The destruction wrought by Typhoon Haiyan is difficult for most of us in the West to conceive. It seems to have been one of the strongest tropical cyclones ever recorded, with 1,833 confirmed dead in the Philippines and fears that this number could rise still further when contact is established with more remote rural regions.
While much damage was caused by the sheer strength of the wind, heavy rain fall led to floods, which cause landslides due to unstable wet ground. Debris from failed buildings also caused much damage to other buildings. This is very much in line with what has been reported from other such disasters – that damage and destruction has multiple causes that are inter-related in complex ways.
It does appear that ‘engineered’ structures that have been through some design process withstood the storm rather better than those that didn't. Again this is an observation that can be generally made in such circumstances – where the nature of a building requires proper engineering design to have been carried out, with proper consideration of the loads and the risks, then damage can be minimised.
For example in the St Jude's day events in the south of England, there was relatively little structural damage to buildings, roads and railways, with disruption being caused mainly by fallen trees. Similarly, in the 2011 Japan earthquake, which was one of the strongest to have been measured in recent decades, there was relatively little structural damage to high-rise or low-rise buildings or transport links as a direct result of the earthquake, although the appalling secondary effects of the associated tsunami were of course only too apparent.
These points illustrate that engineers know very well how to design and build structures that are resistant to even extreme environmental loads so that they can remain intact and safe. However, the issue in the Philippines was not the engineered structures, but rather the mass of non-engineered structures that were utterly destroyed, exposing their inhabitants to extreme conditions. One suspects that much of the housing stock was of a relatively low standard, built cheaply without a rigorous inspection regime. Indeed, the building of stronger structures with such inspection is a Western luxury that few countries in the developing world can afford.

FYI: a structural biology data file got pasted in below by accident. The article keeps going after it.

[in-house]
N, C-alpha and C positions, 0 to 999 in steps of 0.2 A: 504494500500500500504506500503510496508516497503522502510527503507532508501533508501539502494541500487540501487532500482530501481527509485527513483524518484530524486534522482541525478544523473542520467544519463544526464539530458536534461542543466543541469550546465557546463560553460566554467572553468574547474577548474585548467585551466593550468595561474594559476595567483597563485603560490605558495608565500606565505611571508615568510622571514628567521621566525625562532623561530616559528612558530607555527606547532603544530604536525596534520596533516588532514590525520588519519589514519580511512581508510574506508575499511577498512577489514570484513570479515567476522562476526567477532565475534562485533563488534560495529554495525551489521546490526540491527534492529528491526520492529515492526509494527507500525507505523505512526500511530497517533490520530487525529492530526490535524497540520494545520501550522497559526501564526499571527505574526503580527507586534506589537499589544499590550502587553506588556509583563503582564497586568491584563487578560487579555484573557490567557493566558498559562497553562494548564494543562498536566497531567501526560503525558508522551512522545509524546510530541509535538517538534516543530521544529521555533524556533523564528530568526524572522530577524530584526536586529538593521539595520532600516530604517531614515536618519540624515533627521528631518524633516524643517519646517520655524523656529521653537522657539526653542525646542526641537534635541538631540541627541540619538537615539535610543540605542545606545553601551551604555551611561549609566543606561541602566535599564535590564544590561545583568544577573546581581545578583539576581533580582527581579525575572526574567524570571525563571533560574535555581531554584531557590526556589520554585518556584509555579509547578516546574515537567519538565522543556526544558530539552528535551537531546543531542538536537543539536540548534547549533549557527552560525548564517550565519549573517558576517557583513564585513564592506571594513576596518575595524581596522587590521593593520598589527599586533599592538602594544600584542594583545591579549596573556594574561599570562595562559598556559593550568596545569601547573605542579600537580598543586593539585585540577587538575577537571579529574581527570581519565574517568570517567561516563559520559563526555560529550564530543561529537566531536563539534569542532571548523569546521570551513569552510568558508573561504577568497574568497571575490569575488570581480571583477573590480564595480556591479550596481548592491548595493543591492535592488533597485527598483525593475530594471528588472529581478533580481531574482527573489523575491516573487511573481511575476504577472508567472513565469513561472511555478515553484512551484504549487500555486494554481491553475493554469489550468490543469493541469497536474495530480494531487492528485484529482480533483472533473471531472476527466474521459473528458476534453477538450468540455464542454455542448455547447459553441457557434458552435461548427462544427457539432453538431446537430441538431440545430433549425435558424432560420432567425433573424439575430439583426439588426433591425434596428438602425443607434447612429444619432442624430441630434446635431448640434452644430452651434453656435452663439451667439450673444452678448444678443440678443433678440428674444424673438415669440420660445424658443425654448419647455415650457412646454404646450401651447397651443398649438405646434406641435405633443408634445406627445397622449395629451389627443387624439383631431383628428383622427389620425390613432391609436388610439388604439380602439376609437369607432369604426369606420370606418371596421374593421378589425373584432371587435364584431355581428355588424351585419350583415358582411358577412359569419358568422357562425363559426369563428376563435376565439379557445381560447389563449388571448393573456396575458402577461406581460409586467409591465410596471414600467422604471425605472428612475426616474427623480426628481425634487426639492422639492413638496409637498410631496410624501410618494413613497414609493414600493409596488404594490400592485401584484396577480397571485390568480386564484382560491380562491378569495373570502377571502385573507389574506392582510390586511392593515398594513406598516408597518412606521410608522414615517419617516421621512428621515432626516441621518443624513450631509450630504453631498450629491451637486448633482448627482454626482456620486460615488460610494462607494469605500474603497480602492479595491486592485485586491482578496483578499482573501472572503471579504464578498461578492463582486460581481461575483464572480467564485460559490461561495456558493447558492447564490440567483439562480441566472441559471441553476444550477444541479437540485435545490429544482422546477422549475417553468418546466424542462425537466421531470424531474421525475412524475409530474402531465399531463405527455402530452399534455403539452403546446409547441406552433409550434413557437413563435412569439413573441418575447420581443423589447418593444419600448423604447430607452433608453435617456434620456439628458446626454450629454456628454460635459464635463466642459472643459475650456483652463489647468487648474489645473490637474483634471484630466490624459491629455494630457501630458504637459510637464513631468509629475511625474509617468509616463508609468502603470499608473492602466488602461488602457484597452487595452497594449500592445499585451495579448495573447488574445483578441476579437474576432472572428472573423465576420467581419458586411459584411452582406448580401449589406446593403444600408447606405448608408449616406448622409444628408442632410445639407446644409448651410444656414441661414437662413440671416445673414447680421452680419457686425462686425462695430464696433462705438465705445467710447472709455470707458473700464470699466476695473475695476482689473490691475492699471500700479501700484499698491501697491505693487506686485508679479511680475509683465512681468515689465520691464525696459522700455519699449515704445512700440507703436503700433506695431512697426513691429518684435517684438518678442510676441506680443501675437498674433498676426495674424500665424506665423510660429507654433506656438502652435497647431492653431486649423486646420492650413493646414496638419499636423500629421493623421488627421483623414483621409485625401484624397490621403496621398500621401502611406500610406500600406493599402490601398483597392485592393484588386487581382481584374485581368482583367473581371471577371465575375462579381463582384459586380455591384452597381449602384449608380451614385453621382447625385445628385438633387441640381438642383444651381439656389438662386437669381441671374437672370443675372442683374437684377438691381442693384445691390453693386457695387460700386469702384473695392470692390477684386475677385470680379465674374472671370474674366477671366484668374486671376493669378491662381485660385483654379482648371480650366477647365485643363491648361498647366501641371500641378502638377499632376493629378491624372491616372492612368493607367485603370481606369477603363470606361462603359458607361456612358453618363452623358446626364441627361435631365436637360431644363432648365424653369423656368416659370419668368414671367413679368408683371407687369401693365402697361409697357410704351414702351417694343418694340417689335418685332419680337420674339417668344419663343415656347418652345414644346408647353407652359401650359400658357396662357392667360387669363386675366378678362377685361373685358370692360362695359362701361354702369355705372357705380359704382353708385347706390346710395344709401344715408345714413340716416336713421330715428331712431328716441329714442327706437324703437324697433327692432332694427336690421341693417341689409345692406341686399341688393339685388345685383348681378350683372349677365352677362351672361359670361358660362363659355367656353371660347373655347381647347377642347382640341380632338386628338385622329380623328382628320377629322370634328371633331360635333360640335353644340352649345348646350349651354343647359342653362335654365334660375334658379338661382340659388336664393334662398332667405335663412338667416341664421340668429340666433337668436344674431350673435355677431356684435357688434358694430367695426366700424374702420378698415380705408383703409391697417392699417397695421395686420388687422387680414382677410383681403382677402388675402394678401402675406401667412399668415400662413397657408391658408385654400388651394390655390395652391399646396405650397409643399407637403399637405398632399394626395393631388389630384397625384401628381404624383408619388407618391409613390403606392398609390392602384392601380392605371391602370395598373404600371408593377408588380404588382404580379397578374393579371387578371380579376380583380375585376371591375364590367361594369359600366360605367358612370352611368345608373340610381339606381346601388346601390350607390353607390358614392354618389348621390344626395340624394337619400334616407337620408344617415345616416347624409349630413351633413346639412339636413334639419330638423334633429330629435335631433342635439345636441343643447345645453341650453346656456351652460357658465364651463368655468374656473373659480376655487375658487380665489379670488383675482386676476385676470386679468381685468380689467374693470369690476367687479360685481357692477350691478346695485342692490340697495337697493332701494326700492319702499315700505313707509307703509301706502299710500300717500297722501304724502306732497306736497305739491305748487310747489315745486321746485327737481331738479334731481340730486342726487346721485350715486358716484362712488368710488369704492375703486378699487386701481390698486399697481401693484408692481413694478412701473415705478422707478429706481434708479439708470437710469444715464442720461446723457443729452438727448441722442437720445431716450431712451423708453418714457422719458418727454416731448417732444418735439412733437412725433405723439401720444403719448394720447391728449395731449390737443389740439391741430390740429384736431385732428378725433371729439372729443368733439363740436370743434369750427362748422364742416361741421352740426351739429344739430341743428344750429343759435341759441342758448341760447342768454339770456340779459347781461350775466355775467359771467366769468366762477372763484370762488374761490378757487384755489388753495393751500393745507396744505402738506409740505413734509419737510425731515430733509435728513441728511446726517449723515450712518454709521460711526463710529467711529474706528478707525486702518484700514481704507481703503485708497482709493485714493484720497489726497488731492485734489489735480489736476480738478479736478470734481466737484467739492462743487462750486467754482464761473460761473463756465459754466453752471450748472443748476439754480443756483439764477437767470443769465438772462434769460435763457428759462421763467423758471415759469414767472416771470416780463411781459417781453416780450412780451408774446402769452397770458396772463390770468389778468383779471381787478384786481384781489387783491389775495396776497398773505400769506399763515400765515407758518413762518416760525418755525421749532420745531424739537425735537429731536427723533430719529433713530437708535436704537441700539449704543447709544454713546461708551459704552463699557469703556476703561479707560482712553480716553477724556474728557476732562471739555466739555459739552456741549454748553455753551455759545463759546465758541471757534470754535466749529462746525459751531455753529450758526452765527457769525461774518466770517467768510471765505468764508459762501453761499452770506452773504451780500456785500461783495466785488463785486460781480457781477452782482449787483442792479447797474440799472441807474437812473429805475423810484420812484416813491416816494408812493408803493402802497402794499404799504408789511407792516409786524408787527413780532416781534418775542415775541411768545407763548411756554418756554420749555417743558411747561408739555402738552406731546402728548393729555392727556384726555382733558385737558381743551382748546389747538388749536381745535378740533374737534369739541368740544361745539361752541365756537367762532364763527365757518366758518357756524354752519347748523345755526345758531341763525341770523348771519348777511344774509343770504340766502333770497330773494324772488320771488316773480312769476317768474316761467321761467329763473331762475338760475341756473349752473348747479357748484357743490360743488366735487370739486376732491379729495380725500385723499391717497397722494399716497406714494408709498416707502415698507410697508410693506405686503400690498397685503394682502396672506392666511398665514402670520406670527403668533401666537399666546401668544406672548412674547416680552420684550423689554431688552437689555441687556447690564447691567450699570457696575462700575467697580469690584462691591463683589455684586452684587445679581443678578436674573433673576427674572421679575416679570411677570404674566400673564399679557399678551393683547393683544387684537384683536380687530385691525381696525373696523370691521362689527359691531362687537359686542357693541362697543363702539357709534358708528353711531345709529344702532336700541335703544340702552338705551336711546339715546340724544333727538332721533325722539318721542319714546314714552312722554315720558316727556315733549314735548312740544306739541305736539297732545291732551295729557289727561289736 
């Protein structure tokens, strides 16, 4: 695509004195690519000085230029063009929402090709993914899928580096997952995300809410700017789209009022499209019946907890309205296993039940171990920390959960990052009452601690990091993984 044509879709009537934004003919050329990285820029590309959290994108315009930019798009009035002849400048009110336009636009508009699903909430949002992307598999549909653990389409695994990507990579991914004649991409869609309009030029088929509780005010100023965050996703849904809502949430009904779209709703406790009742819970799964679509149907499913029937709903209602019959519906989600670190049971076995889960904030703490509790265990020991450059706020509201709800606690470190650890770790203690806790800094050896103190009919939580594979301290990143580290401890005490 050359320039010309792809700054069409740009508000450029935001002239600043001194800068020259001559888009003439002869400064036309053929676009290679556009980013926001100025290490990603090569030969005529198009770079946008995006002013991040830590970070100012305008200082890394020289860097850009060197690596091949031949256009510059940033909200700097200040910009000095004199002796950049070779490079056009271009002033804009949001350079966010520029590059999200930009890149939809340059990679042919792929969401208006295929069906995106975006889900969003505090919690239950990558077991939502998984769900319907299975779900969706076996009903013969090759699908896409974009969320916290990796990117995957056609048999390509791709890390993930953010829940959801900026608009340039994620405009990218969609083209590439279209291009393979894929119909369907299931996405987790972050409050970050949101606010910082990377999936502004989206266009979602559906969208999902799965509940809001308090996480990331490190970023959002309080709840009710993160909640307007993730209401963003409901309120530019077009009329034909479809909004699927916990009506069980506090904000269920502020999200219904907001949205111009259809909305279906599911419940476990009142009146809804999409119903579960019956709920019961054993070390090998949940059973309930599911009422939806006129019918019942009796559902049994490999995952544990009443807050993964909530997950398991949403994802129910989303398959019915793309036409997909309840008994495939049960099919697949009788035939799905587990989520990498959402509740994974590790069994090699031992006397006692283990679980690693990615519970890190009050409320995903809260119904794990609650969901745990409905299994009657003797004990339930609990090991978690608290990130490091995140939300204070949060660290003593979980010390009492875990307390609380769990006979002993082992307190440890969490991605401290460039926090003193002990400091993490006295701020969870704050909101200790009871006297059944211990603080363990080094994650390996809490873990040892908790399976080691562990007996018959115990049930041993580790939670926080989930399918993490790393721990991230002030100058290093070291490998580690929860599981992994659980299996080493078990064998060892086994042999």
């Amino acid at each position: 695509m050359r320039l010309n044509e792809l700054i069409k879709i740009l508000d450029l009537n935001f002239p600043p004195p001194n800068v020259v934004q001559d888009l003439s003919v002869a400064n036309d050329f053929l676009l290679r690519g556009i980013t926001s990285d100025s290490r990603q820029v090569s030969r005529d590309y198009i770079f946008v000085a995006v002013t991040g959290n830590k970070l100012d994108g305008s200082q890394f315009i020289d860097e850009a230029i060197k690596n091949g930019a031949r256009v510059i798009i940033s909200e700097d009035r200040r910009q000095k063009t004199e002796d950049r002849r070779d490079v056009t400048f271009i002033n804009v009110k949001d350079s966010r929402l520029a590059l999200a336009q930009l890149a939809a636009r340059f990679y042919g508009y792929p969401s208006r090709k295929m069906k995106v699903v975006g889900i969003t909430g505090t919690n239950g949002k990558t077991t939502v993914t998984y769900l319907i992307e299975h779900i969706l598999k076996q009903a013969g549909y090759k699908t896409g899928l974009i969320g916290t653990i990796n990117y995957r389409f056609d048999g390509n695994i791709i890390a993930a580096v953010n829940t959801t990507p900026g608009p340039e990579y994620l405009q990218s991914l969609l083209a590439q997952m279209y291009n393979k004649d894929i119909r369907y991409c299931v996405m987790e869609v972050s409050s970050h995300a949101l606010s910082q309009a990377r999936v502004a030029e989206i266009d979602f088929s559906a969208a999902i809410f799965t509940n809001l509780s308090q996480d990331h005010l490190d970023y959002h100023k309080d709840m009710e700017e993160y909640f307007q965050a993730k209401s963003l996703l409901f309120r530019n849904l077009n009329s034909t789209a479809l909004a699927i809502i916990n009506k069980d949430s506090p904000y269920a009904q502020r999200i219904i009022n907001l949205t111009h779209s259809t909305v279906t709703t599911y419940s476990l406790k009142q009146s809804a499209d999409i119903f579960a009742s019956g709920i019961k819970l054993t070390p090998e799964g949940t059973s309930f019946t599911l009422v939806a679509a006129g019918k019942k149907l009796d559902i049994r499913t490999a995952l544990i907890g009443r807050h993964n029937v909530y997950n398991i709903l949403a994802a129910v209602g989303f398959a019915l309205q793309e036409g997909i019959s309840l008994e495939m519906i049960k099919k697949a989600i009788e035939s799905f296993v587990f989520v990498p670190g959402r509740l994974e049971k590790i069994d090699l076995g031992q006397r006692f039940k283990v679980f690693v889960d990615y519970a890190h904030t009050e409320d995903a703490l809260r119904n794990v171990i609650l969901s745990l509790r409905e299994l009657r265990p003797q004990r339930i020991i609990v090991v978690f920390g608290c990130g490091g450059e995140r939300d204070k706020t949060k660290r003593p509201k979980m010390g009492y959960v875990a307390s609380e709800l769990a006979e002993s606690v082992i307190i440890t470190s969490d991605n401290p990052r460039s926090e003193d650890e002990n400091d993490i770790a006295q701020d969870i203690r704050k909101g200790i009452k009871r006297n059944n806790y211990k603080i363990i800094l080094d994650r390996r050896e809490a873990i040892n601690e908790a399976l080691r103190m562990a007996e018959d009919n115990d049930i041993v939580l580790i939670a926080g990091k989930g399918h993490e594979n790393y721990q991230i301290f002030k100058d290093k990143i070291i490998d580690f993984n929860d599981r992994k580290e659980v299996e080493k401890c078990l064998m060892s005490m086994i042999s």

The question than arises as to whether such storms are becoming more common or more severe due to climate change? In Europe there is little evidence that this is the case, either from the study of past meteorological data, or from the output of climate models. Indeed the predicted wind speeds from current climate models cannot be regarded as robust, unlike the predictions for temperature and rainfall. However there does seem to be a developing scientific consensus that, due to the warming of the Pacific Ocean, the frequency of severe storms such as Typhoon Haiyan may be increasing.
What then should be the way forward? In the short term this might involve the building of well engineered emergency shelters in vulnerable communities that could be used as shelters for evacuees when very strong events are forecast (and indeed it should be noted that Haiyan was predicted in a timely and accurate manner). While this will not result in less damage, it would at least minimise loss of life. In the medium term more resilient community infrastructure such as energy and transport systems could be constructed, such as would withstand the worst of the storms and enable some level of normality to be restored as quickly as possible. The ultimate solution would, however, seem to be to take action to reduce anthropogenic climate change, through reduction of greenhouse gas emissions, and thus to reduce storm frequency. Unfortunately this seems to be a road that both the developed and the emerging economies are not yet inclined to travel.
Professor Chris Baker is professor of Environmental Fluid Mechanics at the School of Civil Engineering, University of Birmingham